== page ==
Those magnificent men in their flying machines

It's a well-known fact Blackpool hosted the UK's first official air show, in 1909.

Thursday, 17th August 2017, 7:00 pm
Updated Monday, 11th September 2017, 12:31 pm
Bulldogs fly past Blackpool Tower

That was just six years after the Wright brothers achieved the first successful manned flight in an aeroplane.

And the air show took place in the same year Louis Bleriot made the first air crossing of the English Channel.

Doncaster apparently jumped the gun three days earlier, but Blackpool was the first to be recognised by the Royal Aero Club of Great Britain.

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Mr Manx Kelly, the 1971 British national aerobactic chamption, flies a Stampe biplane and make a low level turn over two Stampes, which form part of the Rothmans' aerobatic team in the air display at Blackpool Airport

Last week’s air show – the resort’s 108th – has been dubbed “the busiest ever” – with early figures suggesting more than 100,000 people turned out to watch the two-day aviation extravaganza in the skies over the Promenade.

Visitors and residents enjoyed an action-packed programme of displays, featuring the RAF Typhoon, Battle of Britain Memorial Flight, the Breitling Wingwalkers and the world-famous Red Arrows headlining both days’ events.

The first Blackpool event took place just yards from the Gazette offices, off Squires Gate, and saw plane manufacturer A V Roe flying for the crowds.

The air show was the idea of Lord Northcliffe, the proprietor of the Daily Mail newspaper.

Vixen Two air display over Blackpool, in 1981

In August 1909, he wrote to Blackpool town hall to suggest the town put on air display.

Blackpool Corporation was enthusiastic about the idea and set the date for October 18, to 23, 1909.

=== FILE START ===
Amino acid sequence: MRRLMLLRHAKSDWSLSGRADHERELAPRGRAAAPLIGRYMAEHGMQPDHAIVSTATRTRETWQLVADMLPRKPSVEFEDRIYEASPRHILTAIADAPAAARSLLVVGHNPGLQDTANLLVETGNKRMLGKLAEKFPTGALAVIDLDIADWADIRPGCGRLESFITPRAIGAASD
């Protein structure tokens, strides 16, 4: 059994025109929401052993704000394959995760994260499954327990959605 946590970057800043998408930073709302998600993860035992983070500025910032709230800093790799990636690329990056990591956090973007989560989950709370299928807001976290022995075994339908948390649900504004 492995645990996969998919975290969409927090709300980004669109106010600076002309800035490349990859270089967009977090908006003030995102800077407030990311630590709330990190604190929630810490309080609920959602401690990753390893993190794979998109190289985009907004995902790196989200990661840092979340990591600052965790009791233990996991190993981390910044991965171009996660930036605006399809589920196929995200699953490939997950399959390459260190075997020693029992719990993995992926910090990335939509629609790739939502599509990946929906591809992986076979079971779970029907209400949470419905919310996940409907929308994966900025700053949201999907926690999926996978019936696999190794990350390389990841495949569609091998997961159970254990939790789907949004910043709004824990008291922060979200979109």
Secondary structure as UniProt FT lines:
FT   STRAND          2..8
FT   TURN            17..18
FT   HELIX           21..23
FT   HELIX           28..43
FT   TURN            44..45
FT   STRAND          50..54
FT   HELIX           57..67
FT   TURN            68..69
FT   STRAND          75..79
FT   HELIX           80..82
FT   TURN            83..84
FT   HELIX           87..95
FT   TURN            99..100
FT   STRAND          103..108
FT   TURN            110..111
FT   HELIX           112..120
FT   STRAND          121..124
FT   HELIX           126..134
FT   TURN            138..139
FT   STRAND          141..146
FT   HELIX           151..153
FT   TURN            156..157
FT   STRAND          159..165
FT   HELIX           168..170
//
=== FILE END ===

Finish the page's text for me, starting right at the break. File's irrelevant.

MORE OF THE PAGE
With only seven weeks to finalise the show, the Ministry of Labour took the opportunity to employ more than 200 previously unemployed men, who worked day and night on the building of hangars and grandstands to ensure a superb event.

And so, the Blackpool air show was born.

On show at the centenary flying display and exhibition of the Royal Aeronautical Society at BAC Warton aerodrome - the only TSR-2 built and flown before the Government axe fell, in 1966

The resort continued to be involved in air pageants, displays and aviation spectaculars over the years.

1983 air display in Blackpool, Tiger Moth biplane
Centenary air display, June 1976
Blackpool Air Pageant, May 1977. A schoolboy's delight - the huge model of the aircraft carrier Ark Royal with her decks displaying all the latest models of the Royal Navy Fleet Air Arm aircraft
Mr Manx Kelly, the 1971 British national aerobactic chamption, flies a Stampe biplane and make a low level turn over two Stampes, which form part of the Rothmans' aerobatic team in the air display at Blackpool Airport
Vixen Two air display over Blackpool, in 1981
On show at the centenary flying display and exhibition of the Royal Aeronautical Society at BAC Warton aerodrome - the only TSR-2 built and flown before the Government axe fell, in 1966
1983 air display in Blackpool, Tiger Moth biplane
Centenary air display, June 1976
Blackpool Air Pageant, May 1977. A schoolboy's delight - the huge model of the aircraft carrier Ark Royal with her decks displaying all the latest models of the Royal Navy Fleet Air Arm aircraft